Ministers are planning to support a series of large-scale integrated care “experiments”, which could result in a movement away from payment by results, HSJ can reveal.
The project to enable services to be brought together in health economies, beginning in the first half of next year, was discussed last week when health minister Norman Lamb convened a round table meeting at the King’s Fund in London. This was attended by leading figures from Monitor, the NHS Commissioning Board, local government and patient groups.
Mr Lamb told HSJ he wanted to encourage local areas to set up integrated systems, and to ensure that the Department of Health “facilitates” any such attempt.
King’s Fund chief executive Chris Ham, who attended the meeting, said this could involve explicitly allowing health economies to devise their own payment systems so they moved away from payment by results. The centre could also play a role supplying practical support, or in providing assurances that Monitor will not act to break up collaboration on the grounds that it is anti-competitive.
By spring next year, he expects the DH to set out how it will enable changes to payment systems and regulations to be made, possibly taking bids from interested areas and “designating” around 10 places to proceed.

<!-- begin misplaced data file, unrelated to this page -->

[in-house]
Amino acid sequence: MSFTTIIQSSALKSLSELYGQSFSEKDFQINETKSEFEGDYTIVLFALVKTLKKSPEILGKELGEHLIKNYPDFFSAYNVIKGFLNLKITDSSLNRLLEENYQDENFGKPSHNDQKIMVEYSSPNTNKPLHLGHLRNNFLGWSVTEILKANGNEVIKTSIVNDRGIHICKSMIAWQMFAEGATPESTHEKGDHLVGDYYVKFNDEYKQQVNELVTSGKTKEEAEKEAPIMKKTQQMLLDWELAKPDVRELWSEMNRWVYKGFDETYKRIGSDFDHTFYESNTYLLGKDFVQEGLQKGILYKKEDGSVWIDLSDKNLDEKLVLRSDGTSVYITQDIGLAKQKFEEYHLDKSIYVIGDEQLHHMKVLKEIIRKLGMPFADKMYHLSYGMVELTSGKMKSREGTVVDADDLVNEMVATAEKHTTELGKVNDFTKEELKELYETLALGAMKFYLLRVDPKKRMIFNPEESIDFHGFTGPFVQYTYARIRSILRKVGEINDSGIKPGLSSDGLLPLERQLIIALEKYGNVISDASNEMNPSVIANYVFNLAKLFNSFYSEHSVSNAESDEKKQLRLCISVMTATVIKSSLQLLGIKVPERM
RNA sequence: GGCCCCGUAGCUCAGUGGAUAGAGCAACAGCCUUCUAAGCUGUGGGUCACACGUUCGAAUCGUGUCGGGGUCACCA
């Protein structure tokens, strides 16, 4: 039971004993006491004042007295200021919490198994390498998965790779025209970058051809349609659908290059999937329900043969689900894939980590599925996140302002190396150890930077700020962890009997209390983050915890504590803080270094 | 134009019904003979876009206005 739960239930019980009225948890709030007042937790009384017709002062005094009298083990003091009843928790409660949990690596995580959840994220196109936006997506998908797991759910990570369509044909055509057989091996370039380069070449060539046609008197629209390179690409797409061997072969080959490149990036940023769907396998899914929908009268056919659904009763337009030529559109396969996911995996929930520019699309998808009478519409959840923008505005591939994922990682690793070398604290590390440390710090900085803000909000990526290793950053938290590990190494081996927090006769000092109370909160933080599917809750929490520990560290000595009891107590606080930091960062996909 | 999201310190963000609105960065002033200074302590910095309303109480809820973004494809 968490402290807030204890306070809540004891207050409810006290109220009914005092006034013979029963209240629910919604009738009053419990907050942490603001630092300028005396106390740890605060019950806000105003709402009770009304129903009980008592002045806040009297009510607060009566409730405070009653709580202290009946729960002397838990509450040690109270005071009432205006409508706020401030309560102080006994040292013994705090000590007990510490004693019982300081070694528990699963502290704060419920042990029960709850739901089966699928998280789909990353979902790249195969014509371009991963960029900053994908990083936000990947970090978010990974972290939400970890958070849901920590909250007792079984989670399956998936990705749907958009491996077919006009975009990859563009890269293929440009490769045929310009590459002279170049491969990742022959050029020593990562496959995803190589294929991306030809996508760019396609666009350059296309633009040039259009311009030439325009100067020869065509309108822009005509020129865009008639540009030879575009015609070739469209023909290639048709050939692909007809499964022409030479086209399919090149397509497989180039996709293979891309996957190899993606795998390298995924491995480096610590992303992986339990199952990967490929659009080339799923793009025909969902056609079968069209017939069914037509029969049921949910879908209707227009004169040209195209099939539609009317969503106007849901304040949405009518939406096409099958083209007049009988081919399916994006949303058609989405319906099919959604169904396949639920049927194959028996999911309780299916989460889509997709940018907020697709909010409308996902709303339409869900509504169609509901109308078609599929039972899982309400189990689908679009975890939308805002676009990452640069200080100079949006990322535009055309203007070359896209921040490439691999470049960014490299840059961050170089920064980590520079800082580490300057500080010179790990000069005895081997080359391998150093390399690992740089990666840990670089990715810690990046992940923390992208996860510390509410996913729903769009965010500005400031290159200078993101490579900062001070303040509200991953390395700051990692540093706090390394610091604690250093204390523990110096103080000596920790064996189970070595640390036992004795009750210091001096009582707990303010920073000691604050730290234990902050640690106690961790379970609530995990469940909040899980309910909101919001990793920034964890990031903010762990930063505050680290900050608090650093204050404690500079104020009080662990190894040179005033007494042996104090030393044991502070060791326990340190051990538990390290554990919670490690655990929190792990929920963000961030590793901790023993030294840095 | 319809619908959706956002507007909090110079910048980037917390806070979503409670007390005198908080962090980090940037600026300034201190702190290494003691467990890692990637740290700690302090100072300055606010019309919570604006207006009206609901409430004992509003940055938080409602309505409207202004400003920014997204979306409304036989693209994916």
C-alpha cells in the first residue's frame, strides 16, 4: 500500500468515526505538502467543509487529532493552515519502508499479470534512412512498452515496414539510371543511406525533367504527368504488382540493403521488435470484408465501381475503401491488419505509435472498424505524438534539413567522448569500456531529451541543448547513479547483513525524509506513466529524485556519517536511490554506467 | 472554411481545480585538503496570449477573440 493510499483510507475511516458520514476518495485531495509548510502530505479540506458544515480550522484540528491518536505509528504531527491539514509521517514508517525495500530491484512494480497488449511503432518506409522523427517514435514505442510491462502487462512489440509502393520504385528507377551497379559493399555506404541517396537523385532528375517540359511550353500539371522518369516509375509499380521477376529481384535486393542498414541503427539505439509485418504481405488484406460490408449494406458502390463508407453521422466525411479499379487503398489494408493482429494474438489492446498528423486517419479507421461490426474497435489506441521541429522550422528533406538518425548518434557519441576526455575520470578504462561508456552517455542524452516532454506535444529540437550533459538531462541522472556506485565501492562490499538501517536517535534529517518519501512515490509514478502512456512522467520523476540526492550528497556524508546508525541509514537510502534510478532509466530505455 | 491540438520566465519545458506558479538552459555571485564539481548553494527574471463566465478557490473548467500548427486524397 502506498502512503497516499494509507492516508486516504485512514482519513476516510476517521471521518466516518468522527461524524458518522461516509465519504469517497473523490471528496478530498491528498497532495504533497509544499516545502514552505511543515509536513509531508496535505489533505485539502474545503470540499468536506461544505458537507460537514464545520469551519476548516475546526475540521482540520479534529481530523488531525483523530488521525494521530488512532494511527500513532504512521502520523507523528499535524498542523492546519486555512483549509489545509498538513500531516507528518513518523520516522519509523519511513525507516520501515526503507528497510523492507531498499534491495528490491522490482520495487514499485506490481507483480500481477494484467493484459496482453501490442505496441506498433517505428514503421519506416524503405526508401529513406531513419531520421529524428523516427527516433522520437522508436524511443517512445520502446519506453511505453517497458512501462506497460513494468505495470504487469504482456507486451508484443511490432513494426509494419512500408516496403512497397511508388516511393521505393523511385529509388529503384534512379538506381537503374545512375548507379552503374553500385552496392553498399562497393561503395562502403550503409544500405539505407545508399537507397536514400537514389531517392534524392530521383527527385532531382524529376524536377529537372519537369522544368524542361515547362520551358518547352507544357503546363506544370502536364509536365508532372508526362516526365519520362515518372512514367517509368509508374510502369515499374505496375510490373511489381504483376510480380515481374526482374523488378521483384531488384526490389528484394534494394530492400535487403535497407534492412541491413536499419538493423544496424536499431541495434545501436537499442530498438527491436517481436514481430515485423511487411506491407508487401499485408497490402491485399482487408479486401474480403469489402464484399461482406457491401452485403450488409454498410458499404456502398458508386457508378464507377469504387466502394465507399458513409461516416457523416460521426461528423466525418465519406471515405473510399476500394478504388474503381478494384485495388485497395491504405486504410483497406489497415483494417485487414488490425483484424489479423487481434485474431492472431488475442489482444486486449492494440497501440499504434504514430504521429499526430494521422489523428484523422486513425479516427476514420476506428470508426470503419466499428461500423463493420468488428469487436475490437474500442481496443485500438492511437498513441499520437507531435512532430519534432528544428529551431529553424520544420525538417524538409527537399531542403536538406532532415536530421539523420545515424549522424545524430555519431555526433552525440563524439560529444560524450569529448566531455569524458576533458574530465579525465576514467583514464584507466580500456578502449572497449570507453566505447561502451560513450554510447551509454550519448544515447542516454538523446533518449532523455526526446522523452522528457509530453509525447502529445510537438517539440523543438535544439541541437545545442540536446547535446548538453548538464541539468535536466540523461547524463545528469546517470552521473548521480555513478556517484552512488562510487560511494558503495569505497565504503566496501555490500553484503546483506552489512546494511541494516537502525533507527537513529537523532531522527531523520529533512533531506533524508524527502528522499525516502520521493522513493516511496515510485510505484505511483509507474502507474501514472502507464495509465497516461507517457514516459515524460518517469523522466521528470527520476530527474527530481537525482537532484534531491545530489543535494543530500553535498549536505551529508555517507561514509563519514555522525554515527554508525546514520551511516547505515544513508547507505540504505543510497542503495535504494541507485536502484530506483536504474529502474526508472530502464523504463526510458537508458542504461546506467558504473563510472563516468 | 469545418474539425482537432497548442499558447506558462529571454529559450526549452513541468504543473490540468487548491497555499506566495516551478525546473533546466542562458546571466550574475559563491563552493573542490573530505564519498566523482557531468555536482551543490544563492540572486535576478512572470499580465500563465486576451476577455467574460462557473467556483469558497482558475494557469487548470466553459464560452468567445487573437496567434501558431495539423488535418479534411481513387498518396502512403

Mr Lamb is keen to enable local “experimentation” rather than dictate how integration should be done. “We will move quickly to give clear guidance to people about how they can best deploy their skills to make it happen,” he said.
“If a group of primary care, secondary care and social care partners say that with a capitated budget approach they can create incentives to maintain the health of the population better, to reduce the number of people unnecessarily going to hospital, the system ought to be able to allow that to happen.”
Mr Lamb is keen to avoid a lengthy process of piloting and then rolling out integrated systems. “I don’t think it has to take ages,” he said. “[We must] get across the message to the whole system from the centre that this is enthusiastically embraced and encouraged.”
Despite fears that Monitor’s duties as an economic regulator could force it to break up anti-competitive integration, Mr Lamb said the body’s leaders are committed to the plans. Monitor “is not going to be a zealot promoting competition for its own sake,” he said.
Mr Lamb also added that the commissioning board’s mandate gives it an “obligation” to drive integration “at scale and with pace from April 2013.”
“I don’t imagine for one minute that this will be the case, but if they were to just see this as only a marginal activity [the board] would be completely misinterpreting the mandate,” he added.
Professor Ham said: “So far commitment has been far too generic. [But] Norman wants to be the minister who makes it happen.
“What has also changed is [new health secretary] Jeremy Hunt as well… together they give all of us much greater confidence that the commitment we have had on paper is going to happen on the ground.
“[Previous health secretary] Andrew Lansley was much more committed to competition, although he also spoke about integrated care. Jeremy Hunt doesn’t have a commitment to the previous set of reforms.”